Essential Oil Pinus Sylvestris (15 mL)
Essential Oil Pinus Sylvestris (100% Pure)
Aroma: Fresh forest smell, strong, dry-balsamic
Traditional Use: First investigated by Hippocrates, the father of Western medicine, pine is soothing for stressed muscles and joints when used in massage.
Properties: antimicrobial, antineuralgic, antirheumatic, antiseptic, antiviral, bactericidal, balsamic, cholagogue, deodorant, diuretic, expectorant, hypertensive, insecticidal, restorative, rubefacient, adrenal cortex stimulant as well as stimulant to the circulation and nervous system.
How to Use: Inhalation, Diffusion, Topically.
Blends well with: cedarwood, eucalyptus, lavender, niaouli, rosemary and sage, bergamot, clary sage, cypress, frankincense, grapefruit, juniper, lemon, marjoram, peppermint, ravensara, sandalwood, tea tree, thyme
Safety: Avoid while pregnant. Not intended for internal use. May be photo-sensitizing if consumed in large amounts, in rare cases.
HISTORY OF USE
Pinus sylvestris, the Scotch pine, belongs to a family of evergreen conifers that includes about 90 species that grow in the temperate regions of the northern hemisphere. The Scotch pine grows to a height of 100 feet or more in the northern forests of Europe. It’s one of the hardiest pine trees and can thrive in long, bitterly cold winters. The tree is called Scotch pine because at one time it covered much of Scotland, where a few primeval stands of these impressive trees remain today. In North America, the Scotch pine is often grown as an ornamental landscape specimen, prized for its beautiful bluish-green needles. Thousands are raised on Christmas tree farms.
What is generally referred to as “pine oil” is extracted from Pine (Scotch pine) oil, which is extracted from Pinus sylvestris of the Pinaceae family and is also known as Scots and forest pine.
This evergreen tree can grow up to 40 meters (130 feet) and has a flat crown and has a reddish-brown, deeply fissured bark, needle-like gray-green leaves that grow in pairs, orange-yellow flowers and pointed brown cones.
It is extensively cultivated for its wood, tar, pitch, turpentine and essential oil and was used by the Native Americans to prevent scurvy. Mattresses where stuffed with the needles to repel lice and fleas and the ancient Egyptians used pine kernels in their cooking.
The needles of Pinus sylvestris produce an invaluable essential oil that assists in cleaning, purifying, stimulating and refreshing ourselves and our homes. When we think of the stately pine tree, we think of the fresh air we breath when standing in a conifer forest. The service that great conifers provide for our planet is imprinted in each pine tree as protective plant intelligence, which we then preserve by distilling into essential oils.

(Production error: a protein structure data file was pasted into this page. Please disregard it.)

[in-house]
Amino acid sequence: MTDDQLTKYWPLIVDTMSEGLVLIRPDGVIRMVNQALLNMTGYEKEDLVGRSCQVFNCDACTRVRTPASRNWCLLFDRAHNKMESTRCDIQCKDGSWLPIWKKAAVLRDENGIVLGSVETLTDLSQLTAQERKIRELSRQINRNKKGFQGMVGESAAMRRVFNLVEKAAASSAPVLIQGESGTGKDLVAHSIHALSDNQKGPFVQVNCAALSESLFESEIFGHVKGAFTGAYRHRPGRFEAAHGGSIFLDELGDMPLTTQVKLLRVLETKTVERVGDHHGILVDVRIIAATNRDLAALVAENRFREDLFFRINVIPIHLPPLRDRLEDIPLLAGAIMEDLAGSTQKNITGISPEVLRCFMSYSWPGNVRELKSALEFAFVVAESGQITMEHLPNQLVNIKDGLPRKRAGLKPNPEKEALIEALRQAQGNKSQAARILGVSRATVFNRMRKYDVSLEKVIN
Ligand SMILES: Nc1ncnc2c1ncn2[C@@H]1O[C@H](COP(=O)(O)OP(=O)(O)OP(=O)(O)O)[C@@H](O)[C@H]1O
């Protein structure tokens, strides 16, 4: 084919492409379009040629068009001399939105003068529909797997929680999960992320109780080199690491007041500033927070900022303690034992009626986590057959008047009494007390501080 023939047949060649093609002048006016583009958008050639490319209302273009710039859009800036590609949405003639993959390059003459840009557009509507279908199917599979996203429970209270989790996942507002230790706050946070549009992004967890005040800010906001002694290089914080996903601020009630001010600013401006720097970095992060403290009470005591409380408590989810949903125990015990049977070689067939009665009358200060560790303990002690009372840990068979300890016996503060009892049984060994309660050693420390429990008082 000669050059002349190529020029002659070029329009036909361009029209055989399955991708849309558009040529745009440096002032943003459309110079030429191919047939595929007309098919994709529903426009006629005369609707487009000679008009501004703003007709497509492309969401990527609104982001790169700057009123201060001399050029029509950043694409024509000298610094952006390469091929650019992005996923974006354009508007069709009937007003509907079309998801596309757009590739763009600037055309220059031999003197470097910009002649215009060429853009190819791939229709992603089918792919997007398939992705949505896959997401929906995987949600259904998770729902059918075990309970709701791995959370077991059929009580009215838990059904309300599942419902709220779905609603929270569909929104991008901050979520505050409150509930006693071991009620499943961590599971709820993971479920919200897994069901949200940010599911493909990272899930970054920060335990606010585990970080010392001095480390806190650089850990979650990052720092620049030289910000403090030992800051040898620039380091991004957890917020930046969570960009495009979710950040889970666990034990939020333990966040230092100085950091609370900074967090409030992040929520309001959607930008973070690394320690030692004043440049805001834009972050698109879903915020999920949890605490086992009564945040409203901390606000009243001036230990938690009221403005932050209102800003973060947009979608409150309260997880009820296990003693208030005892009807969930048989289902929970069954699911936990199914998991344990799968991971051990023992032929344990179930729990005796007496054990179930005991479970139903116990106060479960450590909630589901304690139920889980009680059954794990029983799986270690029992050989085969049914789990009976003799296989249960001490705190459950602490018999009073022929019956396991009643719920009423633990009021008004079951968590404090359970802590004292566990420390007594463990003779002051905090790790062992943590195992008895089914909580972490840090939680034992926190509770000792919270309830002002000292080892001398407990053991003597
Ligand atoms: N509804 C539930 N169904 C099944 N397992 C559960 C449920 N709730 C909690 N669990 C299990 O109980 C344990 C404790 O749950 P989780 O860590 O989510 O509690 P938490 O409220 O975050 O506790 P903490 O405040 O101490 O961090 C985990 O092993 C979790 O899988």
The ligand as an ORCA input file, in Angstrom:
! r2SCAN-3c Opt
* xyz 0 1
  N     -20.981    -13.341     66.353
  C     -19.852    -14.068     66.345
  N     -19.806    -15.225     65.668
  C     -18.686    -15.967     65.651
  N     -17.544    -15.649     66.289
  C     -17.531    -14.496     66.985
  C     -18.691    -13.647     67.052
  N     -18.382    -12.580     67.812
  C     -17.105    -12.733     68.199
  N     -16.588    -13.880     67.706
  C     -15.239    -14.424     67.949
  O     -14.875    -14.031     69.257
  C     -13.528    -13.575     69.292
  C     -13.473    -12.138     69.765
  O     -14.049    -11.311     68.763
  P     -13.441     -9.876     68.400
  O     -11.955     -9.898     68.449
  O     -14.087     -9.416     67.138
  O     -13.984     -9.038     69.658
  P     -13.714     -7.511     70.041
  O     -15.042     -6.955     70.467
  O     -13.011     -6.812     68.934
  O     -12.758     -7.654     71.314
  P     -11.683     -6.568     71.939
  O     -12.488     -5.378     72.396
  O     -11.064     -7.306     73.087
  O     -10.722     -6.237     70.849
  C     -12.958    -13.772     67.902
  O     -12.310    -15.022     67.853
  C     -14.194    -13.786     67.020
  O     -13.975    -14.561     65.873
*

Pine oil, in its many varieties, might be among the most common and most recognized household fragrance, so popular is this aroma in the world of disinfectants and deodorizers. The essential oil of pine is a much more refined version of the more crude, often synthetic variety. A superior cleanser, pine essential oil can be used for keeping our homes and the air we breath fresh and clean.
In aromatherapy, pine oil is known for its uplifting and purifying qualities, which support nearly every system of the body. Known to have an uplifting, cleansing effect which can dispel worry and tiredness, invigorating pine oil can clear the air and release negative emotions. You can also keep pine running in your diffuser to help promote winter wellness for your whole family.
Pine oil is most useful to relieve mental, physical and sexual fatigue, while having a cleansing and invigorating effect on an area and is great for vapor therapy in a sick room as it promotes healing. It shares many of the same properties as Eucalyptus globulus, and the action of both oils is enhanced when they are blended.
It can be used for cuts and sores, scabies and lice and for excessive perspiration, while its warming properties help with rheumatism, arthritis, gout, muscular aches and pains and it can stimulate circulation. Furthermore it can help in cases of bronchitis, asthma, catarrh, coughs, laryngitis, colds and flu. It eases breathlessness and sinusitis.
As a general kidney cleanser, it is effective with cystitis, prostate problems and urinary infections and can also help with nervous exhaustion, neuralgia and mental fatigue.
HOW TO USE PINE OIL
Pine oil can be applied topically (diluted), as a compress, in the bath, through direct inhalation, or used with a diffuser.
For deep household cleaning, add several drops to warm water or to your favorite cleaner. You can also add a drop or two to the laundry.
Add several drops to steaming water and inhale the vapor to assist in opening and clearing a deep, penetrating breath.
Inhale pine essential oil through direct-palm inhalation when you need a boost of strength and vitality.
Add 4 drops pine to 1 oz. lotion or massage oil and massage regularly into areas of the body that have been busy in the garden or at the gym.
Pine Oil Recipes
Wintertime Assist Blend: 2 drops pine oil, 2 drops eucalyptus smithii oil, 2 drops lemon oil, 2 drops marjoram oil, 1 drop rosemary oil and 1 drop thyme oil. Add to a bowl of steaming water, cover head and bowl with a towel and inhale slowly, taking deeper and deeper breaths through nose and mouth with eyes closed.
Cleaner House Spray: 12 drops pine oil, 12 drops eucalyptus oil, 12 drops tea tree and 12 drops cajeput oil. Add to water in 8oz mist bottle.
Caution: NEVER USE INTERNALLY without consulting professional medical help
- Not recommended for pregnant women and infants.
Individuals with serious and chronic health issues should consult an expert prior to using oils.
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